Offensive line coach Howard Mudd remembers his scouting notes leading up to the 1997 NFL draft.
Yes, Ohio State’s Orlando Pace was a very good left tackle, he thought, but this Walter Jones kid at Florida State may be so dominant he ends up changing the way the position is played.
Pace was the first pick and, indeed, ended up in the Pro Football Hall of Fame. The Seahawks then took Mudd’s advice and selected Jones with the sixth pick, and he lived up to Mudd’s expectations, being inducted into the Hall last summer.
“They just don’t make many Walter Joneses,” Mudd said Wednesday.
And that seems increasingly true in recent years.
For all the lamenting over the problems of finding quality quarterbacks to supply the NFL, tackles seem even rarer.
In the last five drafts, starting in 2011, 14 quarterbacks were taken in the first round. Five made at least one Pro Bowl appearance (35 percent). In the same span, 22 players listed as tackles went in the first round, but only two have made Pro Bowls (9 percent).
Mudd, an NFL O-line coach for nearly 40 years and an All-Pro player in the 1960s, has some theories. He was on hand Wednesday at a fundraiser for the Lake Washington Schools Foundation.
Jones, who has two children in the district, served as the main attraction, answering questions from ESPN’s John Clayton.
Afterward, when asked to identify traits common among the great tackles he’s seen over the decades, Mudd listed the attributes that set Jones apart: great balance, light feet and heavy hands, and not only a competitiveness, but also an inherent understanding of the game.
“We called it ‘FBI’ — football intelligence,” Mudd said.
The college game now, he said, is like fast-break basketball, featuring the playmakers (quarterbacks, running backs, receivers), “and all the other best players they put on defense and say, ‘do what you can to stop them.’”
And the young players, who pay attention to fantasy football, focus on the positions that compile stats.
“(NFL) offensive linemen get paid a lot, but if I’m a big, strong, fast guy growing up, I don’t know that there’s any notoriety being an offensive linemen,” Mudd said.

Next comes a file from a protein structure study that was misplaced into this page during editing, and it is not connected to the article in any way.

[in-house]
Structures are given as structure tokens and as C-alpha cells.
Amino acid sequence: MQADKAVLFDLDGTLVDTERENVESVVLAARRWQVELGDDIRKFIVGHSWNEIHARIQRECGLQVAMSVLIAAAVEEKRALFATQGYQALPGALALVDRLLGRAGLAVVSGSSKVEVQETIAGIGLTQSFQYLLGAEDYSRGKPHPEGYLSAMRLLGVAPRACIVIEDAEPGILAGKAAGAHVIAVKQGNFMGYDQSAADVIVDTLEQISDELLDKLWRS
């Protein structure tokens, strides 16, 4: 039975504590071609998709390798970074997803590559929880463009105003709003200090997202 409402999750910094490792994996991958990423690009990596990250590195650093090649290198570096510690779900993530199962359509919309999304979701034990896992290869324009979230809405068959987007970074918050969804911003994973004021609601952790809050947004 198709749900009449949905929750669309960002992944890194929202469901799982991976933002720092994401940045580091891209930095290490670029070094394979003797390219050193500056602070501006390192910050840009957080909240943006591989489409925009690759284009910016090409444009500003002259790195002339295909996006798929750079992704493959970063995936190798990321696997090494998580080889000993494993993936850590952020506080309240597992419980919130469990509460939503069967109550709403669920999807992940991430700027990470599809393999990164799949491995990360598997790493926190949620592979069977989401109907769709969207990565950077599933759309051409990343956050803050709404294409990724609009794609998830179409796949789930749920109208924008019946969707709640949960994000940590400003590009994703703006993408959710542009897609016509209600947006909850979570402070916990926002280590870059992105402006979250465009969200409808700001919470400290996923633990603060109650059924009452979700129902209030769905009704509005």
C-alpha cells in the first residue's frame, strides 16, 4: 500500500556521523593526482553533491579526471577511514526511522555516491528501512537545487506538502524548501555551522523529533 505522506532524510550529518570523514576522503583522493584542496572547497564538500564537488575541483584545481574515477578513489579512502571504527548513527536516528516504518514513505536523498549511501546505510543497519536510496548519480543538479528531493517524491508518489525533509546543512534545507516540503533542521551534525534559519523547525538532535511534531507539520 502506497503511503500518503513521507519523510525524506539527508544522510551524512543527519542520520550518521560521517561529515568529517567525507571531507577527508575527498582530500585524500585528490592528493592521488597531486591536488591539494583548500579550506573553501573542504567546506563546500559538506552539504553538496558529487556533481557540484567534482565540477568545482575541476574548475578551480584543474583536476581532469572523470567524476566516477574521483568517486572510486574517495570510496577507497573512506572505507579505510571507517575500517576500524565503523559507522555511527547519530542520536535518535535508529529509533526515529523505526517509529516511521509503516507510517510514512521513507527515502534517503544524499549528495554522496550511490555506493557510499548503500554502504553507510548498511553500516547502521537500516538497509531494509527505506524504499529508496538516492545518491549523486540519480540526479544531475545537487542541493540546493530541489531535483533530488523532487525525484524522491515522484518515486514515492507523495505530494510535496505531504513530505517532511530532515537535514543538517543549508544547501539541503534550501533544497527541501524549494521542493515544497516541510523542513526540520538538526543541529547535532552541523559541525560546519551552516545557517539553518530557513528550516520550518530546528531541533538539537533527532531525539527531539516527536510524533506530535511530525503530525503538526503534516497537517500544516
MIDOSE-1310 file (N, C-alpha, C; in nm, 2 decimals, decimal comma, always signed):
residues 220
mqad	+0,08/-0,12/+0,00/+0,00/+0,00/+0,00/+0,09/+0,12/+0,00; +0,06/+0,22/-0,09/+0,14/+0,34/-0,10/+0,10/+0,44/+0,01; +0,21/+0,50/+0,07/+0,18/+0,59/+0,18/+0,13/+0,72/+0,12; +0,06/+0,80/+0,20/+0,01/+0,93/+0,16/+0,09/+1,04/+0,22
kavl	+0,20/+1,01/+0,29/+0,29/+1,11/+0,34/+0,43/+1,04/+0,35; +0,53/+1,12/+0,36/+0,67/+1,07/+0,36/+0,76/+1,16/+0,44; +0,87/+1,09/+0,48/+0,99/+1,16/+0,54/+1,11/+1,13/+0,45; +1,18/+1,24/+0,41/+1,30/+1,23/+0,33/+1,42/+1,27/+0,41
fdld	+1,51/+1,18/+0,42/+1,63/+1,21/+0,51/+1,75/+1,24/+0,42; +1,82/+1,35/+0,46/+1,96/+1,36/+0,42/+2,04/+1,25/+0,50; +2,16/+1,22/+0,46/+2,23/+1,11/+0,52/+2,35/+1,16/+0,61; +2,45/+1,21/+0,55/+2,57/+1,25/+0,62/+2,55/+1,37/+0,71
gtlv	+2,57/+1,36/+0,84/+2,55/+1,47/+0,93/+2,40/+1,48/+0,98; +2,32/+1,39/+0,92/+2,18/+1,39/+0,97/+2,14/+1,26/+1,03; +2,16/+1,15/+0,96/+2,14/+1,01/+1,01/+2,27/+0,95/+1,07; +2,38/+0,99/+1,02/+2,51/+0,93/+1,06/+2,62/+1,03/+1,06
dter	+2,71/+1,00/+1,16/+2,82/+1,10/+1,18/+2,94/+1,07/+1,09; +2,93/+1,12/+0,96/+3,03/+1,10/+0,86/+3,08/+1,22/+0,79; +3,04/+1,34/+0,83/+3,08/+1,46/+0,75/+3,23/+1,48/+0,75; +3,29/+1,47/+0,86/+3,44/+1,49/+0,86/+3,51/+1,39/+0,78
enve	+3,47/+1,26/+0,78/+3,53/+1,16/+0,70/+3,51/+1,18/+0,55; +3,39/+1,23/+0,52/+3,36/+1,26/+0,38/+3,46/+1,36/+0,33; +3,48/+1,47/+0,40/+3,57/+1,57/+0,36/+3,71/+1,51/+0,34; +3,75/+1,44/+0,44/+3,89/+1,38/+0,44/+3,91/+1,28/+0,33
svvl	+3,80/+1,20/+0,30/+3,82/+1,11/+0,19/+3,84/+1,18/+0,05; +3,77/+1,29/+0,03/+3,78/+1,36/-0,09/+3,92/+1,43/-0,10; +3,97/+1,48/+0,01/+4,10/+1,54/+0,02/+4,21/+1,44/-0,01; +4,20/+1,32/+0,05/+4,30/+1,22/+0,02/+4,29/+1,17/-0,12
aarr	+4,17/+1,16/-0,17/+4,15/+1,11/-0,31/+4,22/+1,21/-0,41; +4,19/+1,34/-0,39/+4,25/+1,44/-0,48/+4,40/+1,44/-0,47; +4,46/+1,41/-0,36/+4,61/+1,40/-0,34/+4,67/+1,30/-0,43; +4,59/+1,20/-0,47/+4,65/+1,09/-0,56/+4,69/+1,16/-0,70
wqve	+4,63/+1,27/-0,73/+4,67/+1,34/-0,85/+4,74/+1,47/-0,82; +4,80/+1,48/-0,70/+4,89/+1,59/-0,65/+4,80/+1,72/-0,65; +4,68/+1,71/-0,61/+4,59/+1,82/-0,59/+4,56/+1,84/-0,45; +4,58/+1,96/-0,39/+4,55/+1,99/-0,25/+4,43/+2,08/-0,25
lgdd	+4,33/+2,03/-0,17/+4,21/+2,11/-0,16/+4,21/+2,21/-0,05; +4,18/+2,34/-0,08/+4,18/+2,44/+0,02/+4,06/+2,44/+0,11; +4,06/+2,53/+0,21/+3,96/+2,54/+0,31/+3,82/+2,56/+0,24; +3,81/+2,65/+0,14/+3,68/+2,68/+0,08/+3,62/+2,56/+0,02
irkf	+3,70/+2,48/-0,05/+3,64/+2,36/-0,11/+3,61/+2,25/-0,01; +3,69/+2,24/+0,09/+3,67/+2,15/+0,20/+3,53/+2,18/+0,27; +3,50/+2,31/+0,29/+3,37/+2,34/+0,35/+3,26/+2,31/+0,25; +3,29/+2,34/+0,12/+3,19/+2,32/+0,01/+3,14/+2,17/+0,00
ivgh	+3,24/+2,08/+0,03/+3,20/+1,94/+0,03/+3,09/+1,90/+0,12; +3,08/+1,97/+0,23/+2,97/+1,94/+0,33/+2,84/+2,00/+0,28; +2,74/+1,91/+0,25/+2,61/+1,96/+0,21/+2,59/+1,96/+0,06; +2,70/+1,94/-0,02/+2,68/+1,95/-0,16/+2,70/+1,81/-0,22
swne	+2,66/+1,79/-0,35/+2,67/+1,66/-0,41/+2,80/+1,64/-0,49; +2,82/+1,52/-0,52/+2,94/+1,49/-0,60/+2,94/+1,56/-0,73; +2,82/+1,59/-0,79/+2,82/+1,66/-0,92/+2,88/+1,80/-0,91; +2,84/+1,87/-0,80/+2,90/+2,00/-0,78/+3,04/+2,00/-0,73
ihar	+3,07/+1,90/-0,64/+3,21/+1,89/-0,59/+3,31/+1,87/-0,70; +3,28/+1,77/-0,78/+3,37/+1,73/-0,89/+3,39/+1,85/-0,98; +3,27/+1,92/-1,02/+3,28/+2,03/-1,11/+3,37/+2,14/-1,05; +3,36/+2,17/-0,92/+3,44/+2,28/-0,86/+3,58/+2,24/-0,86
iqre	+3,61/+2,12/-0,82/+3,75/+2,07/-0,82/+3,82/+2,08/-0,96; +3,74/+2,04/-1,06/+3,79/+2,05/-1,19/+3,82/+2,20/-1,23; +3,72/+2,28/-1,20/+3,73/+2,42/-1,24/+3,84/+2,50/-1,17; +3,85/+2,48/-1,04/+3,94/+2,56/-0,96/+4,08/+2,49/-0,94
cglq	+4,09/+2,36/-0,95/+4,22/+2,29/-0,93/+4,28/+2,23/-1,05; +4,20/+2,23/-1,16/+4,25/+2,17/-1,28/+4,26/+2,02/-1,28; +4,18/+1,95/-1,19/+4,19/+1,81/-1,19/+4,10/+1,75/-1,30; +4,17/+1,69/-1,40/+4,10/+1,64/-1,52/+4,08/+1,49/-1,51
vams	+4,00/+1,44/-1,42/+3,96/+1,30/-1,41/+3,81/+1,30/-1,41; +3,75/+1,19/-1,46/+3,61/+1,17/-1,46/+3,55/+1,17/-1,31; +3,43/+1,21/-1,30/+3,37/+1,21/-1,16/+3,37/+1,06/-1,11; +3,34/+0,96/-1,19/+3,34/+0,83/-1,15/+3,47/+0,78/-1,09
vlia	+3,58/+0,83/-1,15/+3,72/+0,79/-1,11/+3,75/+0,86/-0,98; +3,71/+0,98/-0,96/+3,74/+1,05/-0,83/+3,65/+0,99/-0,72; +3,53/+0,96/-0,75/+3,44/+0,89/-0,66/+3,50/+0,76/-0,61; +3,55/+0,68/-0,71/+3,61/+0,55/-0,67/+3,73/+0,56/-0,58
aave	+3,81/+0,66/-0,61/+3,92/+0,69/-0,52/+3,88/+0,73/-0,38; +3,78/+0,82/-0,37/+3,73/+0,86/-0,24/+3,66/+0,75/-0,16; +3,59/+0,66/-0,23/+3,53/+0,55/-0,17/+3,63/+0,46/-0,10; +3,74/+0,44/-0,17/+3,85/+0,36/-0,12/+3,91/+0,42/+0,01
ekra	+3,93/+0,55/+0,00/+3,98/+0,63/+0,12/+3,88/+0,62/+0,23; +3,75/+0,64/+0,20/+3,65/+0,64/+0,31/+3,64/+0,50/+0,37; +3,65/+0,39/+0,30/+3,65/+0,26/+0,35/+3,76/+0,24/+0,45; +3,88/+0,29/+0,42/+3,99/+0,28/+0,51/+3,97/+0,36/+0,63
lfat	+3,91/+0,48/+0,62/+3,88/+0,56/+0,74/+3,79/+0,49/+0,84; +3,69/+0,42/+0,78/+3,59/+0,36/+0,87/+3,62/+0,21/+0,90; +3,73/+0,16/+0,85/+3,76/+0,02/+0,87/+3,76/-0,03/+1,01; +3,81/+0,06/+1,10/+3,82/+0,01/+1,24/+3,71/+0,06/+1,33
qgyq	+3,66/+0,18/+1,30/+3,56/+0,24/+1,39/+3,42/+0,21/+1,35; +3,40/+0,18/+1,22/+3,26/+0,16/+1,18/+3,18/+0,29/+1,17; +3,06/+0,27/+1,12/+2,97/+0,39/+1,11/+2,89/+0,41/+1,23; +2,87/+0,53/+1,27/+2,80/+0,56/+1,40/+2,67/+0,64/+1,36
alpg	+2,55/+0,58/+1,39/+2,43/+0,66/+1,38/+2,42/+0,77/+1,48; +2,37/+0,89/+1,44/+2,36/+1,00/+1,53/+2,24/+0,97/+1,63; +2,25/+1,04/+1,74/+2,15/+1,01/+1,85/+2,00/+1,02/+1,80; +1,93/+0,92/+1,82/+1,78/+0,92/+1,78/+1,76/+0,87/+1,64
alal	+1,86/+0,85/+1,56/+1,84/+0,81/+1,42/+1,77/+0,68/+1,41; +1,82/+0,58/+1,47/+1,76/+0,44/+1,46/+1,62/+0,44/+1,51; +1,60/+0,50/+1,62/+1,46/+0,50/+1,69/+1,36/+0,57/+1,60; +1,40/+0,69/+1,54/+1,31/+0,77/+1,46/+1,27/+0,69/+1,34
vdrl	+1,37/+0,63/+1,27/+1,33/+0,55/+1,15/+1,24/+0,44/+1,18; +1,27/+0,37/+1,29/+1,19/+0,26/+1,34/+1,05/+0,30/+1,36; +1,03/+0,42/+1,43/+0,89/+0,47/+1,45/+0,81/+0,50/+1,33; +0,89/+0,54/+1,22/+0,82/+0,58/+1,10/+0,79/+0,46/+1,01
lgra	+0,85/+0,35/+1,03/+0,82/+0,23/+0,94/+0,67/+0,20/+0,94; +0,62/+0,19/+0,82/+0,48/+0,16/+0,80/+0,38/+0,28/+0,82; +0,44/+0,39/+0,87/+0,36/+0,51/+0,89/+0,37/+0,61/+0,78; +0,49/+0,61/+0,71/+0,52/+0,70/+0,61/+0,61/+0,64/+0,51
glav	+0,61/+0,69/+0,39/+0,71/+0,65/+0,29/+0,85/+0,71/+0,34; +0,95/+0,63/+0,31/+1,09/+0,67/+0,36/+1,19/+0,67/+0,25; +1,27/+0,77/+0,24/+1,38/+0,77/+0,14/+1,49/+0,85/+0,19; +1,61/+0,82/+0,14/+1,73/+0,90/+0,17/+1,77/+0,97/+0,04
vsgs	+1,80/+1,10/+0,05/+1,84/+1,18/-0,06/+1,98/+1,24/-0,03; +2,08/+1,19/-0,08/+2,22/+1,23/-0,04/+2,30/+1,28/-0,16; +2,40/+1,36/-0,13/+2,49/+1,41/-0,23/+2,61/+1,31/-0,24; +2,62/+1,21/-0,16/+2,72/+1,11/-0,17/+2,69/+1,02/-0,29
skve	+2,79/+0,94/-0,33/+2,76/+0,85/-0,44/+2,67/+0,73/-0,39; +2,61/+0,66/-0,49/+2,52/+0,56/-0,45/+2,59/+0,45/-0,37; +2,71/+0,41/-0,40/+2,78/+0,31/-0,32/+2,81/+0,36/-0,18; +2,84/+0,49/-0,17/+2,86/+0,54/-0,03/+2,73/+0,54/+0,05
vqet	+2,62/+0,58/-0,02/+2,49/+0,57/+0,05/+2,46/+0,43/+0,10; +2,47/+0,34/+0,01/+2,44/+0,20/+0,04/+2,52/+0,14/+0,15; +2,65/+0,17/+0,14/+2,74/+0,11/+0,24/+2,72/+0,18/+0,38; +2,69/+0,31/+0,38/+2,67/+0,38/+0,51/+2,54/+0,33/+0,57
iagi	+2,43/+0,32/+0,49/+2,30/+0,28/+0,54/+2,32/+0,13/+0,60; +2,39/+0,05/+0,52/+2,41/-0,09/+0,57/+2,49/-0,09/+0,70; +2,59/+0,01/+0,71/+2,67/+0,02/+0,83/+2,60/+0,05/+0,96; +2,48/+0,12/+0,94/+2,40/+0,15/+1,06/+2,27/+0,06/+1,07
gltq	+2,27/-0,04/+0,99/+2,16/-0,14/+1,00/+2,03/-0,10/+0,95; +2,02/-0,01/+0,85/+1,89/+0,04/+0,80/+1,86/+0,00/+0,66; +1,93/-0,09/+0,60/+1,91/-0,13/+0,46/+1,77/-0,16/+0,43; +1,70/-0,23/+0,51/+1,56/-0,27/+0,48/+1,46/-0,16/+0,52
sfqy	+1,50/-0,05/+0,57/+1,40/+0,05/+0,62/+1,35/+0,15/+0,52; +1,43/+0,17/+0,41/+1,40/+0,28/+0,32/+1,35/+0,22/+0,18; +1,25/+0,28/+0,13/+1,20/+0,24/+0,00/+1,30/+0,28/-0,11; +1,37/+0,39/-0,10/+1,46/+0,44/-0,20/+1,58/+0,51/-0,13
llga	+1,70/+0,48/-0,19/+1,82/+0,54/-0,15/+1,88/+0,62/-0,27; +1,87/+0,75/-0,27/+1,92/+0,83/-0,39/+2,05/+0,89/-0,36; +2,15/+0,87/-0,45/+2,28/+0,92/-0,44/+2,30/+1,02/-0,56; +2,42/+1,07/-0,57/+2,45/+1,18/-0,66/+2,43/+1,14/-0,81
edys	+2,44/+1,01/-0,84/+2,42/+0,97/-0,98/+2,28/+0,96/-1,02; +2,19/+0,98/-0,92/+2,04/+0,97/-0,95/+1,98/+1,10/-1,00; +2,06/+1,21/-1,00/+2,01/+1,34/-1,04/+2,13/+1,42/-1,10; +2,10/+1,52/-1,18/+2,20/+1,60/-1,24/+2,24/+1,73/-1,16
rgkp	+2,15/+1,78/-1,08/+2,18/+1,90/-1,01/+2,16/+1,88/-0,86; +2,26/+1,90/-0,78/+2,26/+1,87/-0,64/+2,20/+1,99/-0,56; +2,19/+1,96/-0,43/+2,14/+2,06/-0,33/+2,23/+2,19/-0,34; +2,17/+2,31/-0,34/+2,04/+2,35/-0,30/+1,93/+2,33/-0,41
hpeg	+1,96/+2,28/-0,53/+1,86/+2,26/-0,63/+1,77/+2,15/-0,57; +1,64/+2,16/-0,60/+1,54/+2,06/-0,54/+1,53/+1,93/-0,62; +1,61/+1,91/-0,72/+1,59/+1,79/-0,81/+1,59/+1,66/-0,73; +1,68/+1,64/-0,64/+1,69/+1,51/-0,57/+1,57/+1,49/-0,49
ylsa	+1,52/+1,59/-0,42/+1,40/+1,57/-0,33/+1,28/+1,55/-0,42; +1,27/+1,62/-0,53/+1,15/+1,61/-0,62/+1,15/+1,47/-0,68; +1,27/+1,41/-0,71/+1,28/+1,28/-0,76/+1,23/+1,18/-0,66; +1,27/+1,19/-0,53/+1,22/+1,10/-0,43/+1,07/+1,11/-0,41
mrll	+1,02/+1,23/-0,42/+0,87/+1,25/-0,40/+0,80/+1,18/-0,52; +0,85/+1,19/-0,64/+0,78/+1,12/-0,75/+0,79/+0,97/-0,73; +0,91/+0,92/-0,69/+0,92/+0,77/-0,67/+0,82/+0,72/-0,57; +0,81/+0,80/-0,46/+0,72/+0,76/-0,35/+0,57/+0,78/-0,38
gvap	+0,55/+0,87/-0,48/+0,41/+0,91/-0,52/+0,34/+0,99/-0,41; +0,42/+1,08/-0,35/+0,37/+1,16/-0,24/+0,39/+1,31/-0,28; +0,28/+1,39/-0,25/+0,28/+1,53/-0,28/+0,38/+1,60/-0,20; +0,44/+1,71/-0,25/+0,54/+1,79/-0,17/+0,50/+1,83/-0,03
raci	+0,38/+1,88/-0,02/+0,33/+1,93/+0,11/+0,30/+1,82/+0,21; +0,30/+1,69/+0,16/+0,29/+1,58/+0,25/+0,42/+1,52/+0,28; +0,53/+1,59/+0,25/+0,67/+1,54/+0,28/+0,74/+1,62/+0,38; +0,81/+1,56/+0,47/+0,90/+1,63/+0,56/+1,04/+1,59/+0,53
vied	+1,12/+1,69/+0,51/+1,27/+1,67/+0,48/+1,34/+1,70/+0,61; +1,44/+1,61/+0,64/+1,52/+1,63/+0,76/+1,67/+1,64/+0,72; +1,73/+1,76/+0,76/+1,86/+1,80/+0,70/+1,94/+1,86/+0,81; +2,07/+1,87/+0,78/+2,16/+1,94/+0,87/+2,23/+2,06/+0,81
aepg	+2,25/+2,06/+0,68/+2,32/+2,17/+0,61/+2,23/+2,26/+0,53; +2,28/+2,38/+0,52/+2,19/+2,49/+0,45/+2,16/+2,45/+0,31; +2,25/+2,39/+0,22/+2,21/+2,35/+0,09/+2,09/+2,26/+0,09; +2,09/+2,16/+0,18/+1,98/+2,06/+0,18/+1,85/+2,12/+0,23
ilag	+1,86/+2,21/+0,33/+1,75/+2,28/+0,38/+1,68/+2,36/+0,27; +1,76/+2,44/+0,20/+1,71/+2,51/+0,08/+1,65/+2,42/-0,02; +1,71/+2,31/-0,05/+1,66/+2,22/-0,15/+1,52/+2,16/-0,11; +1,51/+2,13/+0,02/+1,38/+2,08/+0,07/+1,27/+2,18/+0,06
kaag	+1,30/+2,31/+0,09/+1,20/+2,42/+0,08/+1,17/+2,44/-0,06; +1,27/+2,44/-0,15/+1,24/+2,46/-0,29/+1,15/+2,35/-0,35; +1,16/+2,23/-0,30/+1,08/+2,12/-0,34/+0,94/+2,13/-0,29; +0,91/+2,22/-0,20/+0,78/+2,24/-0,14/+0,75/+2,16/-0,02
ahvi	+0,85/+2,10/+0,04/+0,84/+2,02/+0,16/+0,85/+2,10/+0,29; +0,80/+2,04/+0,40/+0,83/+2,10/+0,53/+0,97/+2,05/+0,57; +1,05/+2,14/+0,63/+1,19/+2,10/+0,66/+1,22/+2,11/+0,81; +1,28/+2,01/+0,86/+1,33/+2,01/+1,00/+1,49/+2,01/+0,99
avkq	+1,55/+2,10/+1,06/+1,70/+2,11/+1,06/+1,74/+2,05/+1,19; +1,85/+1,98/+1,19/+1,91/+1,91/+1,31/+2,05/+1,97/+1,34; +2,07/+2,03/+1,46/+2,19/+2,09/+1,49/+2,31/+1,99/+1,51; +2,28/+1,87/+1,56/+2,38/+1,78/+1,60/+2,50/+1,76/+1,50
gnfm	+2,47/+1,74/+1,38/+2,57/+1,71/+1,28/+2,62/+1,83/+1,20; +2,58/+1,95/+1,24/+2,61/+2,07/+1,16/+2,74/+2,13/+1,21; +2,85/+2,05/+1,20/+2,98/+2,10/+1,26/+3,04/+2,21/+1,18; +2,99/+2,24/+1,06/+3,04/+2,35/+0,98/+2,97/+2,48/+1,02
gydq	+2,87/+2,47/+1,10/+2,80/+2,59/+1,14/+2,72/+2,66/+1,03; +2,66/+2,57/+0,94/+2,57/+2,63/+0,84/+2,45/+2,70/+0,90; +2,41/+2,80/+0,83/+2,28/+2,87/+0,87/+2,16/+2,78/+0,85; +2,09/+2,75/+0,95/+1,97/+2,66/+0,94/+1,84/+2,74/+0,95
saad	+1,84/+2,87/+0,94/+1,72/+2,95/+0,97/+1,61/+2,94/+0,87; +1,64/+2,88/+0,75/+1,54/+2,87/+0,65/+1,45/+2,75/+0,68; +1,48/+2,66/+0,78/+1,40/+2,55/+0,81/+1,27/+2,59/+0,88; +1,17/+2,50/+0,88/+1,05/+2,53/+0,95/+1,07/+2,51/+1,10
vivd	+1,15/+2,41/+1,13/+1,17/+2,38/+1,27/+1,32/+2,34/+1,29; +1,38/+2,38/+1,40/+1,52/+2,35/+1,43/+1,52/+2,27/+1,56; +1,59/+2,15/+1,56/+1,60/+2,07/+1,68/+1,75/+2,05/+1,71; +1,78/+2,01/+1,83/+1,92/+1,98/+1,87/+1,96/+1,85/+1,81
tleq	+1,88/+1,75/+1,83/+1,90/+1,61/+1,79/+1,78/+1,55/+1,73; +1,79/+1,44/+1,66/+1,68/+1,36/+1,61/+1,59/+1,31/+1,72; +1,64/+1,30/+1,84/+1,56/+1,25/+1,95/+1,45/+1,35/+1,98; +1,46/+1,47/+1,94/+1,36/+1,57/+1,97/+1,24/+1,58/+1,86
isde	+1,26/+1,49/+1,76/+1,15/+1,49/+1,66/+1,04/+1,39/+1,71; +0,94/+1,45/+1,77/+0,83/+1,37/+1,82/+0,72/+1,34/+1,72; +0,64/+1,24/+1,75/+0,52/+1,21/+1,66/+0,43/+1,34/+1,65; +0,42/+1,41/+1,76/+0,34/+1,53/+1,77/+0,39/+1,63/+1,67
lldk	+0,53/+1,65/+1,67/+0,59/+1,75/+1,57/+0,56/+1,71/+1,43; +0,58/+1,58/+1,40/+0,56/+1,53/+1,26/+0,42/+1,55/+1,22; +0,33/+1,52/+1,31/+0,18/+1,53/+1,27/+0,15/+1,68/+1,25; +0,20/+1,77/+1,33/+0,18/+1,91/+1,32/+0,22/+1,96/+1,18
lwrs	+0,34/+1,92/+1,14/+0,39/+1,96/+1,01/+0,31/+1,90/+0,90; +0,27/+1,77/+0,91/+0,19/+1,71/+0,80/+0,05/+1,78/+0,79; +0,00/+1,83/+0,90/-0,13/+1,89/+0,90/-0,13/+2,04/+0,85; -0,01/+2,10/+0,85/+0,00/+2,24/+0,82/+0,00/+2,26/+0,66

The last Seahawks offensive line draft pick who earned a second contract was center Max Unger, picked in 2009. While the Hawks’ offense in recent seasons has been productive, it’s not been because of consistently high performance by the offensive line.
And it is considered an area of focus when the Hawks enter the 2016 draft next week.
There don’t seem to be any Walter Joneses in this class, once again. Maybe part of that is they’re lacking role models.
Jones said Wednesday that from a very young age he was driven to be great, and that was fueled by seeing the dominance of Bengal great Anthony Munoz.
As Munoz did, Jones wanted to “come into the game and earn my respect, even if I was a high draft pick.”
Like Munoz, Jones always played with a sense of dignity. From tiny Aliceville, Alabama, he was quiet and humble.
He never gloated when he pancaked an opponent and never made excuses on those rare times he was beaten. He played hard and he played hurt; he respected the game and the men who played it.
For 12 seasons, he played with obvious pride but no visible ego.
Clayton commented on the remarkable season when Jones held out of training camp under the “franchise” tag, but showed up the first week of the regular season and went 16 straight games without giving up a sack.
Over the length of his career, Jones had a medical condition that made him unable to take pain medication.
How could he stay on the field at that position?
“I should thank my mom, because she made a big and strong kid,” he joked.
Seriously, “you want to show your team that you want to play the game, that you always wanted to be on the field and accountable to your teammates,” he said.
Having been a part of the NFL for so many decades, Mudd said he thought that the development of top-flight linemen might go in cycles, that this may just be a temporary lull.
But, as he said, they just aren’t making any more Walter Joneses.